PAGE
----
Today is the 115th birthday of the socialite, bon vivant, and literary muse Stephen Tennant. The characters Cedric Hampton in Love in a Cold Climate, Miles Malpractice in Vile Bodies, and Lord Sebastian Flyte in Brideshead Revisited are based on him. The world is a better place because he was in it and still feels the loss that he has left.
NAME: Stephen James Napier Tennant
DATE OF BIRTH: 21 April 1906
PLACE OF BIRTH: Wilsford cum Lake, Wiltshire, England, United Kingdom
DATE OF DEATH: 28 February 1987 (aged 80)
PLACE OF DEATH: Wilsford cum Lake, Wiltshire, England, United Kingdom
PARTNER: Siegfried Sassoon
FATHER: Edward Tennant
MOTHER: Pamela Wyndham
BROTHER: Edward Tennant
BROTHER: David Tennant
GREAT-NICE: Stella Tennant
BEST KNOWN FOR: Stephen James Napier Tennant was a British socialite known for his decadent lifestyle. He was called “the brightest” of the “Bright Young People”.
He was born into British nobility, the youngest son of a Scottish peer, Edward Tennant, 1st Baron Glenconner, and the former Pamela Wyndham, one of the Wyndham sisters and of The Souls clique. His mother was also a cousin of Lord Alfred Douglas (1870–1945), Oscar Wilde’s lover and a sonneteer. On his father’s death, Tennant’s mother married Lord Grey, a fellow bird-lover. Tennant’s eldest brother Edward – “Bim” – was killed in the First World War. His elder brother David Tennant founded the Gargoyle Club in Soho.
During the 1920s and 1930s, Tennant was an important member – the “Brightest”, it is said – of the “Bright Young People”, a group of young London socialites whose elaborate parties and decadent lifestyles were heavily reported in the tabloid press, a precursor to modern celebrity culture. He was known for his effeminacy, his good looks, his charm, and his eccentric, androgynous fashion, captured in the photographs of his friend Cecil Beaton. Tennant’s outfits ranged from tailored suits to elegant gowns. He wore jewelry and ribbons, put gold powder in his hair, and applied heavy makeup with bright red lipstick. His friends included Rex Whistler, Cecil Beaton, the Sitwells, Lady Diana Manners and the Mitford girls. He is widely considered to be the model for Cedric Hampton in Nancy Mitford’s novel Love in a Cold Climate, one of the inspirations for Lord Sebastian Flyte in Evelyn Waugh’s Brideshead Revisited, and a model for the Hon. Miles Malpractice in some of Waugh’s other novels.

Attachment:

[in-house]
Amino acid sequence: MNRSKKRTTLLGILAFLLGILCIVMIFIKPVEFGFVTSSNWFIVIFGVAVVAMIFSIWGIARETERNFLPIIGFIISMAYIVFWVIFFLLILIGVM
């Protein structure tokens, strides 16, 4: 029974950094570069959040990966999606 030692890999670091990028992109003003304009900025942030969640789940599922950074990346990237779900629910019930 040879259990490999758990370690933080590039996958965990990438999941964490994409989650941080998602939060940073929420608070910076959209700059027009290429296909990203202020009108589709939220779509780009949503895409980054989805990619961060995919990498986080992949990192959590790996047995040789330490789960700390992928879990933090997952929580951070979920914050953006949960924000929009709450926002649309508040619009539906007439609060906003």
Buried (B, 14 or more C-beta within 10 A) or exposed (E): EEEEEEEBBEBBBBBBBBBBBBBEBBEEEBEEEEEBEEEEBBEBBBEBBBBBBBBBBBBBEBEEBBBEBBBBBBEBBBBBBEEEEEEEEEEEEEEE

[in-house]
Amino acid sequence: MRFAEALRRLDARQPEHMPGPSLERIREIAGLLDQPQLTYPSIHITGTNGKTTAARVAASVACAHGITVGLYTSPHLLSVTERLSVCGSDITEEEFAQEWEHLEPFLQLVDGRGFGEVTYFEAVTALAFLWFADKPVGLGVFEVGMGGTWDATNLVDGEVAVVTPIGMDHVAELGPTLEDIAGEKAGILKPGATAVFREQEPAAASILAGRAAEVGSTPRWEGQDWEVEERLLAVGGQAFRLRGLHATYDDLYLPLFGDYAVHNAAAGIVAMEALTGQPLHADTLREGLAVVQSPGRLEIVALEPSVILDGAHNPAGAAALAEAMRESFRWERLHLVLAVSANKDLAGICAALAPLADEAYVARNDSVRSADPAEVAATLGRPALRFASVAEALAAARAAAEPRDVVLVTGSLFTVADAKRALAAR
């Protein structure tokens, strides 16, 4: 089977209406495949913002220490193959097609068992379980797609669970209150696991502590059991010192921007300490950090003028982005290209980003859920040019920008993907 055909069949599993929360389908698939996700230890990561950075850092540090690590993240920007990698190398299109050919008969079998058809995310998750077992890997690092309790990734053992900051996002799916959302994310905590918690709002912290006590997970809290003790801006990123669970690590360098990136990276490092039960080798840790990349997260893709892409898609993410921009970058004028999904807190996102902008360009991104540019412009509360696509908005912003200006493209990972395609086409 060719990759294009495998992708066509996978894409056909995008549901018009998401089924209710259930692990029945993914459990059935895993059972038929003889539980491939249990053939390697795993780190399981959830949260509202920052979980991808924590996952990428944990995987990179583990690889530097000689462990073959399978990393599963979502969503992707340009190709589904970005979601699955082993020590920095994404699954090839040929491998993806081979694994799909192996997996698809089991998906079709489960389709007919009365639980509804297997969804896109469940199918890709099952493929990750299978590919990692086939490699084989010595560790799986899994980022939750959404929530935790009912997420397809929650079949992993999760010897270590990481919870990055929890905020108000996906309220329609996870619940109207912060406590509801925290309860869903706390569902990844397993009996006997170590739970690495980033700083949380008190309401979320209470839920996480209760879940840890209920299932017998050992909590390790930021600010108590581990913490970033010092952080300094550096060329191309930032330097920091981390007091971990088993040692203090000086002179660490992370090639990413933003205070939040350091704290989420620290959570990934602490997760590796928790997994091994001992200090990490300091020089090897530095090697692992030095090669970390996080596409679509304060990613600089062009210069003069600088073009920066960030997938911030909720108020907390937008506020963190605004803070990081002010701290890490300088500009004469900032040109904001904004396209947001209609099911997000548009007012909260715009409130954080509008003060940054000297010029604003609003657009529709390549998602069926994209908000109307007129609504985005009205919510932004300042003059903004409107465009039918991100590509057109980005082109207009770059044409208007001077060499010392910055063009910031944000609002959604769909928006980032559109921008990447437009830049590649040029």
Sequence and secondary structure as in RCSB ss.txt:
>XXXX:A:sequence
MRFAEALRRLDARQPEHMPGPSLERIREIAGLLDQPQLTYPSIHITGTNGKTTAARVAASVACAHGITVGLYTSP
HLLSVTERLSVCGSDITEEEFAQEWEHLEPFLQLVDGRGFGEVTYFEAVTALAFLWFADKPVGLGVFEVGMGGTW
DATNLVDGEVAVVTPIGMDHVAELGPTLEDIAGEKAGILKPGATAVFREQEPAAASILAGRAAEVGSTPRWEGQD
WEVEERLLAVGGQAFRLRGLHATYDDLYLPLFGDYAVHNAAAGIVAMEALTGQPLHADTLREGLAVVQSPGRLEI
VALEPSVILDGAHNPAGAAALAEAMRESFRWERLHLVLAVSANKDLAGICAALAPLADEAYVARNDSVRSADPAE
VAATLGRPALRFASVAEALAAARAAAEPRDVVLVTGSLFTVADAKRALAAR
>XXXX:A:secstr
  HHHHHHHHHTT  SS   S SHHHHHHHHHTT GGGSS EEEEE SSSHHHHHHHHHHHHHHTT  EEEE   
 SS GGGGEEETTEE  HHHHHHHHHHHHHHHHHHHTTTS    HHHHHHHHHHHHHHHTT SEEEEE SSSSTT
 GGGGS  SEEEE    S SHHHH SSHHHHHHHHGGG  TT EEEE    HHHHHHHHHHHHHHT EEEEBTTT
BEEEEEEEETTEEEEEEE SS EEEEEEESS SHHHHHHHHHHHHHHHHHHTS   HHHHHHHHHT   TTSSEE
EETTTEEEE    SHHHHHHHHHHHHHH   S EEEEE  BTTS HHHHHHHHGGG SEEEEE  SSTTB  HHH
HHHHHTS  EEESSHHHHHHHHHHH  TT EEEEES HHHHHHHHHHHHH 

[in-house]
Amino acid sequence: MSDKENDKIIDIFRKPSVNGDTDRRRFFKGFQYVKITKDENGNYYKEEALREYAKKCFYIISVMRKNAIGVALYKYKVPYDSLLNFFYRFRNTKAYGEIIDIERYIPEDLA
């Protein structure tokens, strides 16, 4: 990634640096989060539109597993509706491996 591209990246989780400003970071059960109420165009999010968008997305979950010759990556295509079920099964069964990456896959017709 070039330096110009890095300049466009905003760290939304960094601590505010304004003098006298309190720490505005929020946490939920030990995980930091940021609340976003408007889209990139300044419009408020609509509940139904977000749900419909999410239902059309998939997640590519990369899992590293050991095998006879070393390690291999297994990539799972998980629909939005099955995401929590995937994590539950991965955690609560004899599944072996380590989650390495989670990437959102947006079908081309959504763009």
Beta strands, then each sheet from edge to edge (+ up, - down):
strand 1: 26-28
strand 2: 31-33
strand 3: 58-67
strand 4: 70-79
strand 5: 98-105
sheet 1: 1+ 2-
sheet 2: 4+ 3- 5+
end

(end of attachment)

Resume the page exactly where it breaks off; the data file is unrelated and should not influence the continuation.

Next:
For most of his life, Tennant tried to start or finish a novel – Lascar: A Story You Must Forget. It is popularly believed that he spent the last 17 years of his life in bed at his family manor at Wilsford cum Lake, Wiltshire, which he had redecorated by Syrie Maugham. Though undoubtedly idle, he was not truly lethargic: he made several visits to the United States and Italy, and struck up many new friendships. His later reputation as a recluse became increasingly true only towards the last years of his life. Yet even then, his life was not uneventful: he became landlord to V. S. Naipaul, who immortalised Tennant in his novel The Enigma of Arrival.
During the 1920s and 1930s Tennant had a sexual affair with the poet Siegfried Sassoon. Prior to this he had proposed to a friend, Elizabeth Lowndes, but had been rejected. (Philip Hoare relates how Tennant discussed plans with Lowndes about bringing his nanny with them on their honeymoon.) His relationship with Sassoon, however, was to be his most important: it lasted six years before Tennant off-handedly put an abrupt end to it. Sassoon was reportedly devastated, but recovered to marry in 1933 and become a father in 1936.
When Tennant died in 1987, he had far outlived most of his contemporaries. A large archive of his letters, scrapbooks, personal ephemera and artworks is held in The Viktor Wynd Museum of Curiosities, Fine Art & Natural History in Hackney, London.